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Mitch Snyder, who fasted for weeks to force President Ronald Reagan to renovate a building as a “model shelter,” drew media attention to the plight of the homeless in Washington, D.C. But the media have yet to tell the public the scope of the problem on a national scale or to inform the public of the cruel and corrupt bungling of federal agencies that supposedly were to help solve the problem.

In April 1985, a subcommittee of the House Committee on Government Operations studied homelessness across the country and found it to be of epidemic proportions. It called for President Reagan to declare homelessness a “national emergency” and placed the problem on a scale unheard of since the Great Depression. The number of homeless has increased so rapidly in the past two decades that analysts and the Census Bureau are hard pressed to keep track; today’s estimates range from 250,000 to three million.

The primary federal assistance agency created solely to aid people without shelter is the Homeless Task Force, in the Department of Health and Human Services. The Task Force, formed in 1983, was to provide federal resources to the homeless by making “sharing agreements” with other federal agencies. The House subcommittee’s report revealed that these “sharing agreements” have been characterized by bungling, waste, and scandals such as the following:

— The major sharing agreement of 1984 was made with the Department of Defense, which received $8 million to renovate vacant military facilities for use as emergency shelter; although DOD found 600 potential sites, only two were renovated at a cost of less than $l million; the remainder of the money was spend on routine maintenance of army reserve facilities.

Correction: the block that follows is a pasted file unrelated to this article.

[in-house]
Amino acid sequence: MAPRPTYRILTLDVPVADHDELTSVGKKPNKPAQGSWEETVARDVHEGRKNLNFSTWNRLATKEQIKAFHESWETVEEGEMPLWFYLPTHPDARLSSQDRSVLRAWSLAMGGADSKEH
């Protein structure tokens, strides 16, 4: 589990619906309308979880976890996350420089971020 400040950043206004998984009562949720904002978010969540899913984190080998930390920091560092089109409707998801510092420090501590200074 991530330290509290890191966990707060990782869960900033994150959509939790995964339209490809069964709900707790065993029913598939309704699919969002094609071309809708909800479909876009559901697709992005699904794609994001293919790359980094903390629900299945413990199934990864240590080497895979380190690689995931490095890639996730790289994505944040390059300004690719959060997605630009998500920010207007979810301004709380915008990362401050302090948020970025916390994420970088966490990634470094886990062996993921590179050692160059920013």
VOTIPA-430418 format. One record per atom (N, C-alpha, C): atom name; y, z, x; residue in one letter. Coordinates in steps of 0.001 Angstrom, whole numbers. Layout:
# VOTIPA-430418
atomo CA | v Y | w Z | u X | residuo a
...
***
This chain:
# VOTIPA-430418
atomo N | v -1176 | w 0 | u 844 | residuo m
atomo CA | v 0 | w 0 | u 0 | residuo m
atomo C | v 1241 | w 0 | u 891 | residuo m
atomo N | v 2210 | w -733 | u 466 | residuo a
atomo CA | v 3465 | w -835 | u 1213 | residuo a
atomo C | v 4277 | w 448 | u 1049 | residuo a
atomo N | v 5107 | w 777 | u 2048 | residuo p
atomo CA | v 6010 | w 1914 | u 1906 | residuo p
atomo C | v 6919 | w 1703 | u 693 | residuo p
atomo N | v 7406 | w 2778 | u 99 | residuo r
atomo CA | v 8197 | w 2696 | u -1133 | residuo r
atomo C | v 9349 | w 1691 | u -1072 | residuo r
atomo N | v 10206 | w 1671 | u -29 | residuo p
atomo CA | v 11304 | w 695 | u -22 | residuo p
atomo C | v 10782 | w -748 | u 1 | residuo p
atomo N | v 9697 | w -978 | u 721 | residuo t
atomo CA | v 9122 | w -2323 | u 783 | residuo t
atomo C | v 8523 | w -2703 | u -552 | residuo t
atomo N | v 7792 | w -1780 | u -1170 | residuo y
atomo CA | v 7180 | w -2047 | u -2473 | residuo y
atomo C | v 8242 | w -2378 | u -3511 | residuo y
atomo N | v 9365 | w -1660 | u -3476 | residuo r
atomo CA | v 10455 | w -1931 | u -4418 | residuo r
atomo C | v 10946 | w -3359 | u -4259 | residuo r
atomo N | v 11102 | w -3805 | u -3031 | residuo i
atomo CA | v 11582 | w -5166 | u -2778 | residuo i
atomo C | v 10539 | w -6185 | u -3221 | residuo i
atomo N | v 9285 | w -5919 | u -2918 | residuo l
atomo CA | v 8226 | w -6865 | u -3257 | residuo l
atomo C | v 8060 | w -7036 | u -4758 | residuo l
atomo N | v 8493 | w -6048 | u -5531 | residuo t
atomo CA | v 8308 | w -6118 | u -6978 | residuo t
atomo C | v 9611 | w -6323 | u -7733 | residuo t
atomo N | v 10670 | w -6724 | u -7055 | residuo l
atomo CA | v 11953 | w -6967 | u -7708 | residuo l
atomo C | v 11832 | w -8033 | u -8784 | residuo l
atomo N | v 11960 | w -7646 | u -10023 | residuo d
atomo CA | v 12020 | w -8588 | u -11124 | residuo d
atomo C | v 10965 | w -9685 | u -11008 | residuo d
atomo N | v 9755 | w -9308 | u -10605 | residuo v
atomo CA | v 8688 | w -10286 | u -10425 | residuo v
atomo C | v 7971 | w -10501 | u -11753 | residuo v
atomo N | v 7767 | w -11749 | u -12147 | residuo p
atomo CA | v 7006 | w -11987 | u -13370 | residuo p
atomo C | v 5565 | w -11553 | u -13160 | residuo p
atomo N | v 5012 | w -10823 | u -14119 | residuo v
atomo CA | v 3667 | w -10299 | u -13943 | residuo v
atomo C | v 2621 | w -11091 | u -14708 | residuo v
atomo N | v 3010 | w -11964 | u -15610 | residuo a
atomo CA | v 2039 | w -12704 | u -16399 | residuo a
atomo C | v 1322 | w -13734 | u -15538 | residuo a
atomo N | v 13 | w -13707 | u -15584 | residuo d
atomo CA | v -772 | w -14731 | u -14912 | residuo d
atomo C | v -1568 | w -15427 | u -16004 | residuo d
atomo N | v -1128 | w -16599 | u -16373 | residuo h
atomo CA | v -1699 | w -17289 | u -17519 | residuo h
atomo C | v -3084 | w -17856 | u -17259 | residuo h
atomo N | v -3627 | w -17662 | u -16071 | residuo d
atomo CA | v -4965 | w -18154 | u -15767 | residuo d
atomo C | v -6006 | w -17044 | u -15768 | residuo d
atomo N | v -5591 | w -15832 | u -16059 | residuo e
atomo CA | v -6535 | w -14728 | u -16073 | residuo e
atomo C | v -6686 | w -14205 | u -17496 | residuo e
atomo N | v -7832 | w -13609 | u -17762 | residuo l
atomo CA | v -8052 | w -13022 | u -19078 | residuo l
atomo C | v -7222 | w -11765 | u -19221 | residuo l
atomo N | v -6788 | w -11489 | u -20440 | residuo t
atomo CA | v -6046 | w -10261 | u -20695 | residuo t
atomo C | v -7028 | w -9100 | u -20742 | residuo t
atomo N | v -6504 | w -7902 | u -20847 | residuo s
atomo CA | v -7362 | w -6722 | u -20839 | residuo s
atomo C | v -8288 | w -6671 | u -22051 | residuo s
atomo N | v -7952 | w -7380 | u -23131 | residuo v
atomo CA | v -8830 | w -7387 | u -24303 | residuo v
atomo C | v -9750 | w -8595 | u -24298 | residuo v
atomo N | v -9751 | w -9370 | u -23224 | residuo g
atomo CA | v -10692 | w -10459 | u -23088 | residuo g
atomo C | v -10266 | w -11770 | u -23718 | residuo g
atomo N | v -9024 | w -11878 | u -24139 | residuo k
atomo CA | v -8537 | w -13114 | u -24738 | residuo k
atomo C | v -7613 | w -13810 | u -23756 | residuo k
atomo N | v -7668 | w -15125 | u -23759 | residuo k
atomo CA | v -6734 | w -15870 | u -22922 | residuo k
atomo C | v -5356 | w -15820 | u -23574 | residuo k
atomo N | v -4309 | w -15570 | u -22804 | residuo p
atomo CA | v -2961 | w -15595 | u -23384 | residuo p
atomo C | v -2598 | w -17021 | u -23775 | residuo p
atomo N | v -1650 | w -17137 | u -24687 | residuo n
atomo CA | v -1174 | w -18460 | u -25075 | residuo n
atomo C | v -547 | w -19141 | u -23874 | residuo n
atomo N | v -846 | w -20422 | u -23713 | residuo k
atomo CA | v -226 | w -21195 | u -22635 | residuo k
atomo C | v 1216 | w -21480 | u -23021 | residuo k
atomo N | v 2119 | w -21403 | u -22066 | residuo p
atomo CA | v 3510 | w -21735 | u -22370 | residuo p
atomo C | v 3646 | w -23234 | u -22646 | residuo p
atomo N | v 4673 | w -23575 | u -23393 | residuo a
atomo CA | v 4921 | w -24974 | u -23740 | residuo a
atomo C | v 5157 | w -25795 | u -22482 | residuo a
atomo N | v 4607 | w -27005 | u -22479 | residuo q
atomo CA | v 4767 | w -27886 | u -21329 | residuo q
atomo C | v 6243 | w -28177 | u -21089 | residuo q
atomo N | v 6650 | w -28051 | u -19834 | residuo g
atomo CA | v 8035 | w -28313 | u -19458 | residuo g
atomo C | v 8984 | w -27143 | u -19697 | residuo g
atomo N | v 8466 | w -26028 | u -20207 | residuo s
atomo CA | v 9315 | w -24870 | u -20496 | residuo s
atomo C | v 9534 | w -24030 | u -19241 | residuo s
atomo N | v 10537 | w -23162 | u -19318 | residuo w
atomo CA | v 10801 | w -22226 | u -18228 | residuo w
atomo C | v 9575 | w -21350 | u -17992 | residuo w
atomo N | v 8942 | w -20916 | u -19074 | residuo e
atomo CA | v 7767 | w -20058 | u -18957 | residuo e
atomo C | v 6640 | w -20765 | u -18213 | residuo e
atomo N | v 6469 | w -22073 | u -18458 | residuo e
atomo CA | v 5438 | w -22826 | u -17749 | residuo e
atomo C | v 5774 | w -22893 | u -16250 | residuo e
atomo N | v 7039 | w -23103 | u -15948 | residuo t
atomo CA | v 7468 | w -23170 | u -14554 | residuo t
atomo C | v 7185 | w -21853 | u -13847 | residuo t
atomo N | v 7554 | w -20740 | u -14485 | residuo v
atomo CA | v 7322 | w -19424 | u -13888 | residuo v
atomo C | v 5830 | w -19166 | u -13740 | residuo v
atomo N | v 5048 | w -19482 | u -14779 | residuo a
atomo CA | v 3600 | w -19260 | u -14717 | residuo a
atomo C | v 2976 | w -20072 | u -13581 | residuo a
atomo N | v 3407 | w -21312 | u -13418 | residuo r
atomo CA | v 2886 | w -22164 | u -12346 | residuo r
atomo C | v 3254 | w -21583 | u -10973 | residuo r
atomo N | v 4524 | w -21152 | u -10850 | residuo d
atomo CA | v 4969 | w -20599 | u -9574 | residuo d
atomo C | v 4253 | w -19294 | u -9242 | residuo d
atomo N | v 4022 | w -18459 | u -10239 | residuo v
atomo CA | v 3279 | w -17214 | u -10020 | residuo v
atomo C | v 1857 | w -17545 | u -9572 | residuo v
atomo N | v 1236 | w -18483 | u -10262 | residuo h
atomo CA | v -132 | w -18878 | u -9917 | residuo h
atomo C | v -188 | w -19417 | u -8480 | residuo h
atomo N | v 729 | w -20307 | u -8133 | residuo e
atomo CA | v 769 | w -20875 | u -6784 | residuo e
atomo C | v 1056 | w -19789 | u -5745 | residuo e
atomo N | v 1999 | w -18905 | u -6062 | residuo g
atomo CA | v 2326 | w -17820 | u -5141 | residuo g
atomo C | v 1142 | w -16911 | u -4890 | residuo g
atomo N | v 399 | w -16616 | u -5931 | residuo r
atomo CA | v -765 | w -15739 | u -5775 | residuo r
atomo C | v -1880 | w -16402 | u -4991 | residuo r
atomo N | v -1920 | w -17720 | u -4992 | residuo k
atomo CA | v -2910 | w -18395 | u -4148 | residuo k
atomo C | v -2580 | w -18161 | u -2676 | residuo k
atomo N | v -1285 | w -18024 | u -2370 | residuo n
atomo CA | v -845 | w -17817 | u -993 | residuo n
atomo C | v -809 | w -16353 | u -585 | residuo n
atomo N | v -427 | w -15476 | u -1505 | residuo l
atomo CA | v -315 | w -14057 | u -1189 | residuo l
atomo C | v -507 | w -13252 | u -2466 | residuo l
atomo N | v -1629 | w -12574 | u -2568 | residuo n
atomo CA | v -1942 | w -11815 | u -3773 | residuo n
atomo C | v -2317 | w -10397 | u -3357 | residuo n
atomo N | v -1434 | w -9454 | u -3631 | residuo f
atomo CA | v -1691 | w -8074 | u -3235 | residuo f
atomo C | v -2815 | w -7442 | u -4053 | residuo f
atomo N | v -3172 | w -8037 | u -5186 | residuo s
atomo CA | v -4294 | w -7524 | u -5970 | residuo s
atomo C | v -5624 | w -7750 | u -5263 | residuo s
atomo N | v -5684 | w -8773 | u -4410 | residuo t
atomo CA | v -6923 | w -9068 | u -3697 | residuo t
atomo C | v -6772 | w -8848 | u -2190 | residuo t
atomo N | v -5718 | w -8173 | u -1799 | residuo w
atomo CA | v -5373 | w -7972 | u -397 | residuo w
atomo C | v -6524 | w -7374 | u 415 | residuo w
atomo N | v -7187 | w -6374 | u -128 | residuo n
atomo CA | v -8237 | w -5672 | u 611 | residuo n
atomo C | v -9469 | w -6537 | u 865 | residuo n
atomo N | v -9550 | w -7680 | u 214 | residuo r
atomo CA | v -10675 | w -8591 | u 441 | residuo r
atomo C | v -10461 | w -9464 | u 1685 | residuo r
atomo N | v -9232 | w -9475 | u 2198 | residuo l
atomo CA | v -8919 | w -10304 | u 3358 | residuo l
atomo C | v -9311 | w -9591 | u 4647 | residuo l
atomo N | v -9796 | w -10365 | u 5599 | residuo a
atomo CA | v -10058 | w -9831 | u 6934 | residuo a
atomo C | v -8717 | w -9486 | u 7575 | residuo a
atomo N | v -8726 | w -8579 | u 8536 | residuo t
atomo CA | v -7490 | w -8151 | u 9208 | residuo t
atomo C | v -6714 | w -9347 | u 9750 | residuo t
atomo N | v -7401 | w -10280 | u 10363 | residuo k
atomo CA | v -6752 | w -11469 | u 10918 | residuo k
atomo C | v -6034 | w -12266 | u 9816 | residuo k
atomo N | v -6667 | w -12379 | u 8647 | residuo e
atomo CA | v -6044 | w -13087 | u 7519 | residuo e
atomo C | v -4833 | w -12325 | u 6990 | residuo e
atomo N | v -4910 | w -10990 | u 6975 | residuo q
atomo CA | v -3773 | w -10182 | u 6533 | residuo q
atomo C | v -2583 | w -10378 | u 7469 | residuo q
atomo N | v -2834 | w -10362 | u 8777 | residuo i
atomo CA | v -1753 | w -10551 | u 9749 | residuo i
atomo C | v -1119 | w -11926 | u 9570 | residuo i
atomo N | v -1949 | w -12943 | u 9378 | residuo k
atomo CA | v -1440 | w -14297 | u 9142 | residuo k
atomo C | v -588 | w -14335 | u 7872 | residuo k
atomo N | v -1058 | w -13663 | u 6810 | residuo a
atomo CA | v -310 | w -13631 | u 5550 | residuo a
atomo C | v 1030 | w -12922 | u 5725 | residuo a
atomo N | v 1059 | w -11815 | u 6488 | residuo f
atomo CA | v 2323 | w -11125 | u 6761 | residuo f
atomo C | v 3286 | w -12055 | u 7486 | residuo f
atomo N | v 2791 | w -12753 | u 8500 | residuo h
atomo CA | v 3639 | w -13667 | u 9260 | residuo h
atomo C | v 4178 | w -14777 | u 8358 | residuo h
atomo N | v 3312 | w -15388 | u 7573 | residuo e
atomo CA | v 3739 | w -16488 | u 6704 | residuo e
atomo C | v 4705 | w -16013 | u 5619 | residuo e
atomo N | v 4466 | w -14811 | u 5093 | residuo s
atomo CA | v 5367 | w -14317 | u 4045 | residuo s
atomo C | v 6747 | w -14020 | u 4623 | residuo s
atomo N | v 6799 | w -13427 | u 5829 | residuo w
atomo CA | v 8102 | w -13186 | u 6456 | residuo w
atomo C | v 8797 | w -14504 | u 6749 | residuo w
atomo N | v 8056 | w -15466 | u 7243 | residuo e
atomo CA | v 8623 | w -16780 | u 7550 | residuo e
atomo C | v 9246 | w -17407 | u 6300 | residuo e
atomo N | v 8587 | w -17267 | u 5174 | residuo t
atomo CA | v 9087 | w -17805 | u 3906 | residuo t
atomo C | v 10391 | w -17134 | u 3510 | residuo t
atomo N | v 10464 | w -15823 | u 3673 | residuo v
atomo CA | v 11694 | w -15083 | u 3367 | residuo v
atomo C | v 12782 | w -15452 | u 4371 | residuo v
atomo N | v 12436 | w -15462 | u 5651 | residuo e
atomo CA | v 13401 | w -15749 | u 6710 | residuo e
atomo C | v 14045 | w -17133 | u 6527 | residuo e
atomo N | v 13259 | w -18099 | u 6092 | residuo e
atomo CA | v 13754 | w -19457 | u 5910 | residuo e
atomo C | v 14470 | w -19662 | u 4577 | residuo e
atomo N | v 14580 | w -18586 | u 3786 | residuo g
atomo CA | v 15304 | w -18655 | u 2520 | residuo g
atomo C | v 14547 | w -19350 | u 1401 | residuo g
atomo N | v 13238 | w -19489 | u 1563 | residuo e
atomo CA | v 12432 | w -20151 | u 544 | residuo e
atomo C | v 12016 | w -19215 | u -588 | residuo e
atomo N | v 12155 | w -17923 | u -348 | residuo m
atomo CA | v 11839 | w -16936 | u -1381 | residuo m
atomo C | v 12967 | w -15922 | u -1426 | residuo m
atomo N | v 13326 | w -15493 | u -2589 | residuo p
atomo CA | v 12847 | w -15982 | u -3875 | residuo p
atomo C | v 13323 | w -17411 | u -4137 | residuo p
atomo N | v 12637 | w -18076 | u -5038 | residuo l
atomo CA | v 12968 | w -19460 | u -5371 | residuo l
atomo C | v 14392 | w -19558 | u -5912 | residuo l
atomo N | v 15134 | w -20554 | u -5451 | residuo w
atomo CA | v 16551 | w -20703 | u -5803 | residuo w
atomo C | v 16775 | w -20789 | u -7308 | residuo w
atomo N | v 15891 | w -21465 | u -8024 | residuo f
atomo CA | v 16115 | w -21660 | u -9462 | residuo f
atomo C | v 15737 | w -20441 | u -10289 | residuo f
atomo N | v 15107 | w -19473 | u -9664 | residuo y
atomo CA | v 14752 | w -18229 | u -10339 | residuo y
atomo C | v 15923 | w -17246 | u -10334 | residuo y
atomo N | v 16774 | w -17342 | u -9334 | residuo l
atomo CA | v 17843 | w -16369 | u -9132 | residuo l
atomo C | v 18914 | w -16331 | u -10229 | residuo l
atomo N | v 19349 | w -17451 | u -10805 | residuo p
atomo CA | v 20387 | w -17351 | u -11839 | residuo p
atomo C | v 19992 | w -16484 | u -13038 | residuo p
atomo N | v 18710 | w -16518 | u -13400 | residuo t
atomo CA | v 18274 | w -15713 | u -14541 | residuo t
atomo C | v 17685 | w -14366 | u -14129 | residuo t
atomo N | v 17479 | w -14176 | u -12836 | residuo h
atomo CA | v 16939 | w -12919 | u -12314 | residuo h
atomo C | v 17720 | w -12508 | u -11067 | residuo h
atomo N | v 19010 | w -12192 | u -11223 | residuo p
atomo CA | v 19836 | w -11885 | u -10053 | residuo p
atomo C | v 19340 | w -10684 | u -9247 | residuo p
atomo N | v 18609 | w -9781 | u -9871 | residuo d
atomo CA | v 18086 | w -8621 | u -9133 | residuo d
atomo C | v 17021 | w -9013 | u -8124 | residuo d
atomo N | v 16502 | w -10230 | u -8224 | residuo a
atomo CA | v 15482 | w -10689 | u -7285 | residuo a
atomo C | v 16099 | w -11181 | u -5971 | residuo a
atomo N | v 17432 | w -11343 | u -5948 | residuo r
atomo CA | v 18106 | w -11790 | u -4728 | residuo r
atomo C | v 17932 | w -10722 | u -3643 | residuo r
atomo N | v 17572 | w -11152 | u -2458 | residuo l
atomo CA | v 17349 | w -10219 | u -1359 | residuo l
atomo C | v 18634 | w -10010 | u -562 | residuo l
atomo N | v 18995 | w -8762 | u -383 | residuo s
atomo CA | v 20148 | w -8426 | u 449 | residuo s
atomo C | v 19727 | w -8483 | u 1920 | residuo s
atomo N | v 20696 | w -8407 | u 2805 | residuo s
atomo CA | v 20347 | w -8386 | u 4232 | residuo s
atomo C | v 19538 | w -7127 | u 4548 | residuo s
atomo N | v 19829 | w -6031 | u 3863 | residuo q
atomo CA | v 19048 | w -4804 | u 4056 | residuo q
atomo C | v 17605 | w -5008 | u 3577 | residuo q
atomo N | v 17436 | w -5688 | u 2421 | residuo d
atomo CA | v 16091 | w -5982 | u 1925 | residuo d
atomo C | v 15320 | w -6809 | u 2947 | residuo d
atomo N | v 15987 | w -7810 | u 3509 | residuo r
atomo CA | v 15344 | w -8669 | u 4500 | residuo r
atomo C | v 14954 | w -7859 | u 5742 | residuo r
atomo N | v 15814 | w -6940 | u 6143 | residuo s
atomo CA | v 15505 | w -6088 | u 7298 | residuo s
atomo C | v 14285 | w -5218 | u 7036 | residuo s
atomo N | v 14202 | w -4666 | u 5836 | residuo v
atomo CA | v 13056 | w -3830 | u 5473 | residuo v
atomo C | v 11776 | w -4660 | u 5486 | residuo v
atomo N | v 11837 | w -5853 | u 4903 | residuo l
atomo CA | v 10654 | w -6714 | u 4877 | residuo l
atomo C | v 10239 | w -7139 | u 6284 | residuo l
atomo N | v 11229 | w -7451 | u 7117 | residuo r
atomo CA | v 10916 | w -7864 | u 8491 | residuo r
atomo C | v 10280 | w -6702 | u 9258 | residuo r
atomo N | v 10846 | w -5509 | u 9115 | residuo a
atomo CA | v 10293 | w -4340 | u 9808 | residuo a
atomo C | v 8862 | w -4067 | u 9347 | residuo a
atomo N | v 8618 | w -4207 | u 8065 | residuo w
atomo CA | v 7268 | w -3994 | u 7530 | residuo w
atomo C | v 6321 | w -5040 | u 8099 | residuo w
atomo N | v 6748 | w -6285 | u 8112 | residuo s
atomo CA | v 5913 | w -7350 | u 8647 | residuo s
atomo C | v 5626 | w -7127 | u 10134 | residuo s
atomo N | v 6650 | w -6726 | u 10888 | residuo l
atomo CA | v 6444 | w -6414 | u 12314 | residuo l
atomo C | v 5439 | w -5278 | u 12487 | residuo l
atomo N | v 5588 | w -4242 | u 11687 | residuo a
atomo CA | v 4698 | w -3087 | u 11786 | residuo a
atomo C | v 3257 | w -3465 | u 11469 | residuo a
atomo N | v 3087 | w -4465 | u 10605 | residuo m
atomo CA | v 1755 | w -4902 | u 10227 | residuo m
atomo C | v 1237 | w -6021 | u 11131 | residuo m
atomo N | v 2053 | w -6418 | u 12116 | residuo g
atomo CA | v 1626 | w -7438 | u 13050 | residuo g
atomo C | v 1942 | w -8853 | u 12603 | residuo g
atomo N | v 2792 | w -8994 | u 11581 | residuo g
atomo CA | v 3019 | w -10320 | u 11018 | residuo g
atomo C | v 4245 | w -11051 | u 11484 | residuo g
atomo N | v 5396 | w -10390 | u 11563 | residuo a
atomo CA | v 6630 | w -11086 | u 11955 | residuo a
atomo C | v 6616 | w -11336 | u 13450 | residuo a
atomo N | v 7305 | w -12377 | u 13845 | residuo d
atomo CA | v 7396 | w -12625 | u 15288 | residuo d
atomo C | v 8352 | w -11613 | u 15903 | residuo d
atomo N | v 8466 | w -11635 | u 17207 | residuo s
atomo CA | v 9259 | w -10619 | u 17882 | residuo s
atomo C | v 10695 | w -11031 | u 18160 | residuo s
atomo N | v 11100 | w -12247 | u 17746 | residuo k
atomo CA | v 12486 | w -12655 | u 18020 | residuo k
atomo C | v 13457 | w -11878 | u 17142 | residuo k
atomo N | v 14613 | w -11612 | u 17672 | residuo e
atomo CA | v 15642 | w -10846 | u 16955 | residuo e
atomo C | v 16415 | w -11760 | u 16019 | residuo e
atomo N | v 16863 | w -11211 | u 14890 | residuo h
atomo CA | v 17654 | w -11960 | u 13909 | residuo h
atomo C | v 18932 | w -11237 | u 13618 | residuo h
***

— Under another agreement, the DOD was to provide surplus food to food banks that supply homeless shelters and soup kitchens; only 39 of 195 commissaries actually provided food, and then in such limited amounts that it was described in federal records as “minimal.”

— The Department of Housing and Urban Development (HUD) was to provide vacant single-family homes; at the end of 1984, HUD held 9225 unsold homes in its enormous inventory, but only 10 of these were provided under the agreement.

— The General Service Administration promised to provide surplus federal buildings for use as emergency shelters; out of 3,874 available buildings, the agency only managed to find three to use as shelters.

Despite the scandalous performance of the Task Force in 1984, no review was scheduled for its 1985 performance. Incidentally, Mitch Snyder ended his fast after President Reagan promised to renovate the building; Reagan subsequently reneged on his promise and the number of homeless Americans continues to increase … silently.


PACIFIC NEWS SERVICE, 12/20/85, “Washington’s Foot-Dragging Role in Dealing with Homeless,” by Polly Leider.